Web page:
MRSA: It’s Not Just in Hospitals Now

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It started as a bump on my youngest son’s back not far from his belt line. “What’s that?” my husband asked, always the more vigilant of the two of us. I looked at the innocuous looking bump, and replied, “I don’t know, a spider bite maybe. Don’t worry about it. I’m sure it’s nothing.” The next day, the area surrounding the bump began to fill with pus, turned red and felt hot to the touch.

Ever worry about MRSA? Check out this family's journey with MRSA.

 

Luckily, my doctor’s office runs a weekend clinic, so I brought him in for an appointment. I thought it was a bug bite that had gotten infected. The doctor confirmed my suspicions, telling me that it was a run of the mill staph infection. She advised me to place warm compresses on the area three times a day, apply hydrogen peroxide and a prescribed antibiotic ointment. She told me to keep the area covered. Because staph is everywhere, she told me that as long as I kept the area covered, my son would be safe to go back to school and out in public.

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(photos of MRSA on a girl’s leg,the first shows the infection after the first round of antibiotics didn’t work, and the second is when the infection began, courtesy of Wiki commons)

As an aside, I have to admit that staph infections have been a long-term fear of mine. As a family, we have dealt with lice (when the shampoo and combing failed to eradicate the problem, I just shaved my boys’ heads), stomach viruses, the croup, amoebic dysentery, rsv, asthma and allergies. Personally, I have had scabies, ringworm, and an invasion of bird mites in a home that my husband and I rented. Aside from dangerous illnesses like cancer or brain aneurysms, staph infections have always been one of my biggest fears. When I was in high school, I first learned about staph infections from my sister’s friend, who spent almost a year battling one that had set up shop in her armpit. In my 20’s, I ran into a friend at the bookstore, who had acquired staph while surfing. She said that she had tried almost every antibiotic, but she simply could not get rid of the infection. After many months, she had apparently just found the right antibiotic to take care of her problem.

Then, there were the newspaper articles. In 2012, the New York Times published an article about a 12 year old boy, who got a cut on his arm playing basketball, dying a few days later from a staph infection. There were also stories of MRSA circulating around athletic locker rooms, maiming or killing both professional and high school football players. All of the news terrified me.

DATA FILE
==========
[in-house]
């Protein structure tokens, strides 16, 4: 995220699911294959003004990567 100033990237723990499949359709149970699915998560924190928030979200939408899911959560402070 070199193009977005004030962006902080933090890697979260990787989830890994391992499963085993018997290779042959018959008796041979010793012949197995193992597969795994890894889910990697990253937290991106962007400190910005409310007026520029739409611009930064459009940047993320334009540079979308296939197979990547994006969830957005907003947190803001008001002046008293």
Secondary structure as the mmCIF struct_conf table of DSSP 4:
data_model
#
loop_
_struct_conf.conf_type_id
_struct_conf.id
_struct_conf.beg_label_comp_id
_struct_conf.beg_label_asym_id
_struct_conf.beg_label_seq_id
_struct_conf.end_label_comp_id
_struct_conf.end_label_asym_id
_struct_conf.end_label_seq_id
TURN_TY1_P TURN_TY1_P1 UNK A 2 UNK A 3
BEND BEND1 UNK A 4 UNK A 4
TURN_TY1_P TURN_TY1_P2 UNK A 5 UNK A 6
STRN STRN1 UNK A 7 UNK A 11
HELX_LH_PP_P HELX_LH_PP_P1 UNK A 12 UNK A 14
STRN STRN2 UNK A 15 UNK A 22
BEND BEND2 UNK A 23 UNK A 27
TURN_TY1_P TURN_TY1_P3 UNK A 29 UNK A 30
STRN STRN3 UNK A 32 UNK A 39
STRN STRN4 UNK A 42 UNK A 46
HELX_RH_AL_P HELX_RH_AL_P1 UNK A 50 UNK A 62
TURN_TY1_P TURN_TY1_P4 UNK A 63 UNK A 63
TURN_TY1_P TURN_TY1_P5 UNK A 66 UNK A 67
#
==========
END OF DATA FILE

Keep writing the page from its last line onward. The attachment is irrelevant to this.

However, my son’s initial infection responded well to the antibiotic cream and cleared up fairly quickly, easing my fears. Then, it spread to his skinned knee. I was able to see his primary care physician, who confirmed that the staph infection had spread. While she wasn’t able to take a culture, she said that she strongly suspected MRSA because of the speed of transmission. She told me that while the infection sounded scary, that she treated kids frequently with staph infections and that I shouldn’t panic. She prescribed an oral antibiotic in addition to the antibiotic ointment. She said that sometimes people have one incident with staph, and they don’t have another. Other times, it gets spread between family members or reoccurs in the same child. She told me to replace all of our soap with an anti-bacterial soap and to continue the hot compresses three times a day. The nurse told me to stop using the hydrogen peroxide, because she found it damaged healthy skin and did more harm than good.

The staph infection after it had spread to me son's knee.
The staph infection after it had spread to me son’s knee.

I immediately went to the grocery store and bought Clorox wipes, Lysol, antibacterial soap, lots of antibacterial hand wash, Clorox spray, medical gloves, bandages and lots of band aids. At home, I put away our environmentally safe cleaners, our nice smelling olive oil soaps and anything that wouldn’t kill the bacteria. Luckily, my son’s infection responded well to the antibiotics, and his infection is almost gone after only a week. As a family, we have also been taking precautions like putting antibiotic ointment in all of our nostrils twice a day to defeat colonies of staph that may be living in our nostrils. We may never know whether or not my son had MRSA or just a staph infection, but hopefully we will not have any more outbreaks. That said, I will not view any cut, abrasion or bug bite in the same way again.

Helpful Links:

NIH Staph Infections

Web MD Staph Infections

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